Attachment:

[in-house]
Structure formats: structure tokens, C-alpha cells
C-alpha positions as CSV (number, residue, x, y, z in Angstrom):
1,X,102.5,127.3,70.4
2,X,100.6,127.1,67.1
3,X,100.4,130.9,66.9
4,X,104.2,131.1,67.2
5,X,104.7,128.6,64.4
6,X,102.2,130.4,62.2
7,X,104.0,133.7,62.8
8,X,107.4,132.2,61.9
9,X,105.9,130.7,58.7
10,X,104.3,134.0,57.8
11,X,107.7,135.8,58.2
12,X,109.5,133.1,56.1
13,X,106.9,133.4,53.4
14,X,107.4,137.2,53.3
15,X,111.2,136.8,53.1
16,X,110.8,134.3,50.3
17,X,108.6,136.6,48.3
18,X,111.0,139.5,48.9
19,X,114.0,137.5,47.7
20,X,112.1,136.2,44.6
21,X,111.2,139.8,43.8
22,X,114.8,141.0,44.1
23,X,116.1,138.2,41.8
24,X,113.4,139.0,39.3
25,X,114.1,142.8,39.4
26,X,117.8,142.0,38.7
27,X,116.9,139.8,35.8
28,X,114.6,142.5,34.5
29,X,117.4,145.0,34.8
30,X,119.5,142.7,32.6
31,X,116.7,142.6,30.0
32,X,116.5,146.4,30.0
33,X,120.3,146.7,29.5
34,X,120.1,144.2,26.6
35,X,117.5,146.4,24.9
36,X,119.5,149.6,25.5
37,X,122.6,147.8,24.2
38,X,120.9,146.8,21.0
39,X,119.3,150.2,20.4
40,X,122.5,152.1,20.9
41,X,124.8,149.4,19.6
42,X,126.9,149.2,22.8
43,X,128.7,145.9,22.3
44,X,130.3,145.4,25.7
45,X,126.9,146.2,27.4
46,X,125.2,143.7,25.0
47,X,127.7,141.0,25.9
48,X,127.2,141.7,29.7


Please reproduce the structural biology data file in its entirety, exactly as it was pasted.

[in-house]
Structure formats: structure tokens, C-alpha cells
C-alpha positions as CSV (number, residue, x, y, z in Angstrom):
1,X,102.5,127.3,70.4
2,X,100.6,127.1,67.1
3,X,100.4,130.9,66.9
4,X,104.2,131.1,67.2
5,X,104.7,128.6,64.4
6,X,102.2,130.4,62.2
7,X,104.0,133.7,62.8
8,X,107.4,132.2,61.9
9,X,105.9,130.7,58.7
10,X,104.3,134.0,57.8
11,X,107.7,135.8,58.2
12,X,109.5,133.1,56.1
13,X,106.9,133.4,53.4
14,X,107.4,137.2,53.3
15,X,111.2,136.8,53.1
16,X,110.8,134.3,50.3
17,X,108.6,136.6,48.3
18,X,111.0,139.5,48.9
19,X,114.0,137.5,47.7
20,X,112.1,136.2,44.6
21,X,111.2,139.8,43.8
22,X,114.8,141.0,44.1
23,X,116.1,138.2,41.8
24,X,113.4,139.0,39.3
25,X,114.1,142.8,39.4
26,X,117.8,142.0,38.7
27,X,116.9,139.8,35.8
28,X,114.6,142.5,34.5
29,X,117.4,145.0,34.8
30,X,119.5,142.7,32.6
31,X,116.7,142.6,30.0
32,X,116.5,146.4,30.0
33,X,120.3,146.7,29.5
34,X,120.1,144.2,26.6
35,X,117.5,146.4,24.9
36,X,119.5,149.6,25.5
37,X,122.6,147.8,24.2
38,X,120.9,146.8,21.0
39,X,119.3,150.2,20.4
40,X,122.5,152.1,20.9
41,X,124.8,149.4,19.6
42,X,126.9,149.2,22.8
43,X,128.7,145.9,22.3
44,X,130.3,145.4,25.7
45,X,126.9,146.2,27.4
46,X,125.2,143.7,25.0
47,X,127.7,141.0,25.9
48,X,127.2,141.7,29.7